CHUGCORE EXCLUSIVE REVIEW: Noose – What Has Become [EP/2015]


Artist: Noose  

Album: What Has Become – EP


It hangs before your eyes, swaying back and forth—deceptively calm and insidiously inviting. It is the product of negativity and depression; the result of your psyche breaking under the weight of years of the world’s abuse and aggression. It begs to wrap itself around your neck and squeeze until the life you so desperately clung to is forced from your lungs and out of your mouth in a pathetic, fatal and final exhalation. It is Floridian nu-metal-turned-Deathcore act, Noose—or more specifically, their debut EP, What Has Become. Constructed from crushing heaviness and skin-splitting speed, tinted with bounciness and technicality alike, What Has Become is a unique experience bound to oppress every ounce of positivity the listener has, making death look not like an escape, but like a reward for agonizing through life’s strife.

Noose expertly combine driving, energetic metal and nu-metal with decimating deathcore to provide a fun, furious and forceful release. What Has Become is sharp and sinister from the first splashy seconds of “Loose Ends,” where percussionist Dylan Wolf attacks the listener with a rapid oscillation between jarring blast beats and pummeling, punchy kick drum patterns. Wolf is the dictator behind Noose’s noisy, dialectic onslaught. Tracks like “Loose Ends” see Wolf bouncing back and forth between slow, sludgy grooves and quick, jostling beats—while “Prey” and “Grassy Knoll” are more abusive examples of the former. “Grassy Knoll,” though not without moments of sporadic speed, relies heavily on Wolf’s ability to cave in the listener’s head with bold, blunt drumming and sharp, cracking snare hits—serving as a perfect canvas for guitarists Austin McGraw and Dylan Apuzzioto carve deep, gushing cuts across with their filthy, furious fretwork. Where Wolf is a strong, prudent backbone for Noose, McGraw and Apuzzio give What Has Become its instrumental individuality. “Walter White” is home to riffs and grooves more addictive and lethal than meth itself, while “Loose Ends” is an incredible testament to McGraw and Appuzio’s diversity. Cutting deeply and without restraint one moment, and bouncing with explosive energy and incredible dissonance the next, McGraw and Appuzio are able to work with any style and speed Wolf throws their way, allowing the trio to work with incredible synchronicity and sinister lethality.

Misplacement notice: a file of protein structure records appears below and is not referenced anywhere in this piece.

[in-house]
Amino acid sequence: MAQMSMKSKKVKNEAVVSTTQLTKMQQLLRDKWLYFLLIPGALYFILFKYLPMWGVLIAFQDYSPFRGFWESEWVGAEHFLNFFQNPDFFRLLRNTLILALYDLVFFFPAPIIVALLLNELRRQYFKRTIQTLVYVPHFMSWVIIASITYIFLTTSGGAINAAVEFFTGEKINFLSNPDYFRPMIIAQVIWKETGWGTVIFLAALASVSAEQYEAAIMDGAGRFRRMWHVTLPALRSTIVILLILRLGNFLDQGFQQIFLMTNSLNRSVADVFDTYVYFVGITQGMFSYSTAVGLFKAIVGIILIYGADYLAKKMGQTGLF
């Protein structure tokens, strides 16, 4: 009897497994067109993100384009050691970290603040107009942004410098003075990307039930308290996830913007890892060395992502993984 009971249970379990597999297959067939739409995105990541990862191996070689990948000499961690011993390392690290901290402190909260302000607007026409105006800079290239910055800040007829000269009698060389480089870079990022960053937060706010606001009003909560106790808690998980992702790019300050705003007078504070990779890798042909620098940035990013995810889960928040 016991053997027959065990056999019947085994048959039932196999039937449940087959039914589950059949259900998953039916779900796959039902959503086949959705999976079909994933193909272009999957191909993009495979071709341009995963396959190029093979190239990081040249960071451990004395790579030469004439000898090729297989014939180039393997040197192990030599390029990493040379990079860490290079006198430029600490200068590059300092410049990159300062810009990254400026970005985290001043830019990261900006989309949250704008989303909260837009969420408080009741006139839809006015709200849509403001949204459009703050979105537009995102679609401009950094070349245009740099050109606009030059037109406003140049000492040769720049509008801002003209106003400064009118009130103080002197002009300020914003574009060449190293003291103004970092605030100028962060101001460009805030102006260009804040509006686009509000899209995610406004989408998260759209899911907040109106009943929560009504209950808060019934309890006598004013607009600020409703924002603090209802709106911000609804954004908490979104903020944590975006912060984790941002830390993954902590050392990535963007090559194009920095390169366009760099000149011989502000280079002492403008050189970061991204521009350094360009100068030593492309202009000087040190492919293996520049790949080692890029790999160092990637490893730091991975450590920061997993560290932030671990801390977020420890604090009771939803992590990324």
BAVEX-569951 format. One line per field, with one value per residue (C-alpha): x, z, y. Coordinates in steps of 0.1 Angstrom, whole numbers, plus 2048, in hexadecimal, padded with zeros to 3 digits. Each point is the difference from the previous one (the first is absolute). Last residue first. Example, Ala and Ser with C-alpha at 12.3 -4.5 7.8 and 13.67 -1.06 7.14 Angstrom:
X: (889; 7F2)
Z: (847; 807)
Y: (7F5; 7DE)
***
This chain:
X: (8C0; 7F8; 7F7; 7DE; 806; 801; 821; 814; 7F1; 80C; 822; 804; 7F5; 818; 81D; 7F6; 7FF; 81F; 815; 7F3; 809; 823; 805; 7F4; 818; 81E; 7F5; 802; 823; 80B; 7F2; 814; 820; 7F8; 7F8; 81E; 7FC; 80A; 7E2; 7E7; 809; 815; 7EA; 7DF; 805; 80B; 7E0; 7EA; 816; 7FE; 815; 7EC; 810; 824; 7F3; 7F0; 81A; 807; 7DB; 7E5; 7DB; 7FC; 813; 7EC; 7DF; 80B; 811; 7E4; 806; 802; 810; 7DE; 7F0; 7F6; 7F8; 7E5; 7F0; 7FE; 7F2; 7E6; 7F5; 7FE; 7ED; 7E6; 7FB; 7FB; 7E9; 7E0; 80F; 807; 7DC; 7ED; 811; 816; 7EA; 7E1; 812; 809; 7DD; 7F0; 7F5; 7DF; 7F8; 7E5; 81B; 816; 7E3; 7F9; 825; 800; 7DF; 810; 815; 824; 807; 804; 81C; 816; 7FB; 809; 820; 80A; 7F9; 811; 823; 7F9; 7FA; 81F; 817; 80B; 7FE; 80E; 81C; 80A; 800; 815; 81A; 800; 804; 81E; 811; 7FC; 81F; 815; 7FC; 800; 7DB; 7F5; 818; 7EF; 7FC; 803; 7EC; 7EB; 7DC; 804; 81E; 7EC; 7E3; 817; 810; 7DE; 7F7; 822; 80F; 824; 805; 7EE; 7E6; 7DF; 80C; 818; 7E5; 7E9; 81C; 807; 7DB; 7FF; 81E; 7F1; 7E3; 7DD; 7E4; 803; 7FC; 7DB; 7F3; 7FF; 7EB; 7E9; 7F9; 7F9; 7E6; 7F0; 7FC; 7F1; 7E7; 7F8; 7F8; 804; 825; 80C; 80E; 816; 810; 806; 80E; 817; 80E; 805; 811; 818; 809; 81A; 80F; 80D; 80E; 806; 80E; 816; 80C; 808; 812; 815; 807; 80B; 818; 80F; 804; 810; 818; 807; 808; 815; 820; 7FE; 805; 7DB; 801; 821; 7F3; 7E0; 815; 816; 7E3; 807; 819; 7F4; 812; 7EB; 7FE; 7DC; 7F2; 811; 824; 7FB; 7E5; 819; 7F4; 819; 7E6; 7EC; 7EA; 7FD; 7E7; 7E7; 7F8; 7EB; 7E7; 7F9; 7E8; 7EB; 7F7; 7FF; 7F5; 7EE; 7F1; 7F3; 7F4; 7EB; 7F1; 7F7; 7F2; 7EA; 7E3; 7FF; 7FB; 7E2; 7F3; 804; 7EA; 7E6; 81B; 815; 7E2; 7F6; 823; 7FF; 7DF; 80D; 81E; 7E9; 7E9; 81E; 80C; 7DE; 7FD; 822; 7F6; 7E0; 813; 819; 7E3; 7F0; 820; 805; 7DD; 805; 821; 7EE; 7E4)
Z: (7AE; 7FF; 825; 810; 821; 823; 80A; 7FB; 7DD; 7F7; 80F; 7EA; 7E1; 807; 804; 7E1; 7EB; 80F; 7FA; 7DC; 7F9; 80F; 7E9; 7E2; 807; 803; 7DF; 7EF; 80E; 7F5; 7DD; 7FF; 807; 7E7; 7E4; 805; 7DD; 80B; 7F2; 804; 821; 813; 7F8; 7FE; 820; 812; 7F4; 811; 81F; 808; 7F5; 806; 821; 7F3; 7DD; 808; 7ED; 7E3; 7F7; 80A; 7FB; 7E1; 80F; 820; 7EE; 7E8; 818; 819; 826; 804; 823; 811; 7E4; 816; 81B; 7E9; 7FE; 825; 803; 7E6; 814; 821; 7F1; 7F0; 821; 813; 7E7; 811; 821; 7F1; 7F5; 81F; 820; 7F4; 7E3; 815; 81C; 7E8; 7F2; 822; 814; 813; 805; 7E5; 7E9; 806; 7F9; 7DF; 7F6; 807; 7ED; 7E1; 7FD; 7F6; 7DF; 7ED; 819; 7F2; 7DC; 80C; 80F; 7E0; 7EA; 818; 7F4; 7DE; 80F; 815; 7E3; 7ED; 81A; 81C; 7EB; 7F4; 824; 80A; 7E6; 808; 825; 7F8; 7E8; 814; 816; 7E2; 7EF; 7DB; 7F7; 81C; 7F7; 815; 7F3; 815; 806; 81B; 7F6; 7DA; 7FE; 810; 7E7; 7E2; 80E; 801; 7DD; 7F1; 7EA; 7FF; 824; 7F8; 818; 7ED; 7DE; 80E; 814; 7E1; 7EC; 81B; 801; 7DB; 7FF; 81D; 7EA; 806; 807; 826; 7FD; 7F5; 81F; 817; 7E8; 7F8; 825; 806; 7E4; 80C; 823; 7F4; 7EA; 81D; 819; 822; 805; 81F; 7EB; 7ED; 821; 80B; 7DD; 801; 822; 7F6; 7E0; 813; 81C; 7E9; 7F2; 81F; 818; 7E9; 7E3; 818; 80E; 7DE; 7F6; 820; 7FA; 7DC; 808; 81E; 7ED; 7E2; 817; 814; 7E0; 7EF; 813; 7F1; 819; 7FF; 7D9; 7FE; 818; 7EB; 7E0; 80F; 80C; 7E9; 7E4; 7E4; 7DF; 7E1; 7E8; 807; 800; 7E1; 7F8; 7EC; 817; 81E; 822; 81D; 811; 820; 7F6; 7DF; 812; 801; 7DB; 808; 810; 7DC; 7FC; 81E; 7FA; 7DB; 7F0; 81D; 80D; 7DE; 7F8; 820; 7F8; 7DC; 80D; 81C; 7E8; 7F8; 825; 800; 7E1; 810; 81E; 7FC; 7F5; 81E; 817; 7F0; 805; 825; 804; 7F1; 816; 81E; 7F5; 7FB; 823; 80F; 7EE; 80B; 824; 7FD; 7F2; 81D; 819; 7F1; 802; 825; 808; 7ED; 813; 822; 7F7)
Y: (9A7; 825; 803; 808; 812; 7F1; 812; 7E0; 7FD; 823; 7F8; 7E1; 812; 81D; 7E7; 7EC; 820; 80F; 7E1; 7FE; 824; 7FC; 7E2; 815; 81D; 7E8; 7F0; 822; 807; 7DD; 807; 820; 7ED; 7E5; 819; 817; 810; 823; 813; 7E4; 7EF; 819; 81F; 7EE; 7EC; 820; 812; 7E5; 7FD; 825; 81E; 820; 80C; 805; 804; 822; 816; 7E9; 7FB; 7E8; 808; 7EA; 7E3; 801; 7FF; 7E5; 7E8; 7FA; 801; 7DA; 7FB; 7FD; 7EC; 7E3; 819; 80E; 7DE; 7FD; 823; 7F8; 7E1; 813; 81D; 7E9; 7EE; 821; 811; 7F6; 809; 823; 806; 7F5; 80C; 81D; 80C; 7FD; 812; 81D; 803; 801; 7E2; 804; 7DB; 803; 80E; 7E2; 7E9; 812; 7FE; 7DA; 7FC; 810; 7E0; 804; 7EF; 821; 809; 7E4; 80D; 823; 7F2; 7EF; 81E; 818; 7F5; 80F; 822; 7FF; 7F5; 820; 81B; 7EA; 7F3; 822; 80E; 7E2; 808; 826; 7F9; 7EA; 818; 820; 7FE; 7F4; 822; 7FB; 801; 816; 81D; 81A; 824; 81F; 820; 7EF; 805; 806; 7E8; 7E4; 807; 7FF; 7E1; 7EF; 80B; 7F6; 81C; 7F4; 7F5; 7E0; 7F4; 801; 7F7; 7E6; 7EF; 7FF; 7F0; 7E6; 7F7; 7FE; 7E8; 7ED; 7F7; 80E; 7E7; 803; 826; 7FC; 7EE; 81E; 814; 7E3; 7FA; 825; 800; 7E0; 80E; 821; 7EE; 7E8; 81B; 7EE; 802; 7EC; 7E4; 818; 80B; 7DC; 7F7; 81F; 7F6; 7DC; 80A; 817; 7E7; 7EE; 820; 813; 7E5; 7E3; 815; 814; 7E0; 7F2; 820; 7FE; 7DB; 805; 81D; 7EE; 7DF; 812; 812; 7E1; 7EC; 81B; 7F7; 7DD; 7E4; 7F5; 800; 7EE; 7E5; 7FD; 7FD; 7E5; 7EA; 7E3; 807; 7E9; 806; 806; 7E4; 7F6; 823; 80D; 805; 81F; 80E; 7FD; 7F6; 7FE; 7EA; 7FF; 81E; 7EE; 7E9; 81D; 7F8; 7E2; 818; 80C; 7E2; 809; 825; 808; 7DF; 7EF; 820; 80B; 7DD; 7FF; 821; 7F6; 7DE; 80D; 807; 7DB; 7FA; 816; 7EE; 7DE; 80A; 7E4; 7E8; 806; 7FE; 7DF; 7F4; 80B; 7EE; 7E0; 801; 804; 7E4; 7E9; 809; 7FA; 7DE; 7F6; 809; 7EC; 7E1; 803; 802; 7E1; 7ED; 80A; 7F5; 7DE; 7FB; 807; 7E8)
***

Noose is the kind of band with instrumentals insane enough to whisper thoughts of self-harm into the listener’s ear—but it’s their vocal element that is bold and belligerent enough to actually instigate injury and suicidal tendency. Front man AnthonyAngencia is anger incarnate—the product of social disgust and severe loathing copulating and giving rise to intense aural agony. Throughout the duration of What Has Become, Angencia reigns with a bitter, burly growl that scrapes the listener’s ears raw as if his vocals were sandpaper. “Loose Ends” is an excellent example of Angencia’s lower register—complimenting the band’s down tuned aggression and contrasting their quicker portions with equally tasteful expertise. Tracks like “Endless” and “Grassy Knoll,” however, see Angencia at his finest: here, his low, raspy growls go hand in hand with the band’s low, slow breakdowns and girthy grooves. “Prey” is another example of Angencia doing what he does best—as the bridge leading into the track’s climactic, crushing chugfest is catchier than the clap and more violent than ten Arnold Schwarzenegger films. “Prey” is Angencia’s mosh pit anthem that is sure to turn even the kindest hearts into malicious murderers.

Between catchy, crushing nu-metallic breakdowns and splintering sequences of deathcore technicality and heaviness, What Has Become is a prodigal effort that lets Noose stand out amid a congested scene that is already offering some of the nation’s finest heavy bands. With punishing premonition and careful, critical songwriting, Noose have crafted a prodigal release that weaves metal, hardcore and deathcore together with the skill of a veteran seamstress. If “Loose Ends” alone isn’t enough to convince you, then by the time you get to “Endless,” you’ll be actually wishing that Noose’s debut EP was indeed unending. Noose are as smart as they are heavy—as unique as they are crushing—making them a band that any kind of heavy music fanatic will want to keep an eye on.

The second you subject yourself to Noose’s What Has Become, you are a dead man. Grooves so slippery that they slid in your head unnoticed are amplified by incredible aggression and boundless brutality—making Noose many things, but especially lethal.



For Fans Of: Feign, Rex, Scavenger, We Have Been Compromised

By: Connor Welsh